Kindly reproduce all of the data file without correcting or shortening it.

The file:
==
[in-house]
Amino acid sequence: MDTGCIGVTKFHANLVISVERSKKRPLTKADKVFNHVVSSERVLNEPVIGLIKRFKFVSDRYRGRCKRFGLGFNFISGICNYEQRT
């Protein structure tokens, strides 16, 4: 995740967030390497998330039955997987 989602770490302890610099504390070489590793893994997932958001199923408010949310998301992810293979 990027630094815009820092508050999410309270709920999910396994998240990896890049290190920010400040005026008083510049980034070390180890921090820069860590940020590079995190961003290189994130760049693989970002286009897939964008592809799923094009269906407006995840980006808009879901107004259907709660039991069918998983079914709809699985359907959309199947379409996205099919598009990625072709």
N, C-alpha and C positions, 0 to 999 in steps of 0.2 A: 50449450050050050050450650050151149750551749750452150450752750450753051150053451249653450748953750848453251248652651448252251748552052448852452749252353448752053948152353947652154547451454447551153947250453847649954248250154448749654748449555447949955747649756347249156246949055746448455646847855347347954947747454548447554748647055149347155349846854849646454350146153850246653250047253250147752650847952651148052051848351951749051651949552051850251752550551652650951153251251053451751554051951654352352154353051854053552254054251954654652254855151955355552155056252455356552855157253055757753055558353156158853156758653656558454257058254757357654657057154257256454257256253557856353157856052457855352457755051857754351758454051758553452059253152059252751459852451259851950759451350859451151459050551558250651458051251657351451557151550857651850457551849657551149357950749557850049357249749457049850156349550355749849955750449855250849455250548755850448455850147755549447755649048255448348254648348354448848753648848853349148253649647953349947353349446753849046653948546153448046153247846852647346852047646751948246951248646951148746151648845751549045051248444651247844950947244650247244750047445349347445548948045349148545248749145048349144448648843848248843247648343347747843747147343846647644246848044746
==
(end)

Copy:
[in-house]
Amino acid sequence: MDTGCIGVTKFHANLVISVERSKKRPLTKADKVFNHVVSSERVLNEPVIGLIKRFKFVSDRYRGRCKRFGLGFNFISGICNYEQRT
């Protein structure tokens, strides 16, 4: 995740967030390497998330039955997987 989602770490302890610099504390070489590793893994997932958001199923408010949310998301992810293979 990027630094815009820092508050999410309270709920999910396994998240990896890049290190920010400040005026008083510049980034070390180890921090820069860590940020590079995190961003290189994130760049693989970002286009897939964008592809799923094009269906407006995840980006808009879901107004259907709660039991069918998983079914709809699985359907959309199947379409996205099919598009990625072709």
N, C-alpha and C positions, 0 to 999 in steps of 0.2 A: 50449450050050050050450650050151149750551749750452150450752750450753051150053451249653450748953750848453251248652651448252251748552052448852452749252353448752053948152353947652154547451454447551153947250453847649954248250154448749654748449555447949955747649756347249156246949055746448455646847855347347954947747454548447554748647055149347155349846854849646454350146153850246653250047253250147752650847952651148052051848351951749051651949552051850251752550551652650951153251251053451751554051951654352352154353051854053552254054251954654652254855151955355552155056252455356552855157253055757753055558353156158853156758653656558454257058254757357654657057154257256454257256253557856353157856052457855352457755051857754351758454051758553452059253152059252751459852451259851950759451350859451151459050551558250651458051251657351451557151550857651850457551849657551149357950749557850049357249749457049850156349550355749849955750449855250849455250548755850448455850147755549447755649048255448348254648348354448848753648848853349148253649647953349947353349446753849046653948546153448046153247846852647346852047646751948246951248646951148746151648845751549045051248444651247844950947244650247244750047445349347445548948045349148545248749145048349144448648843848248843247648343347747843747147343846647644246848044746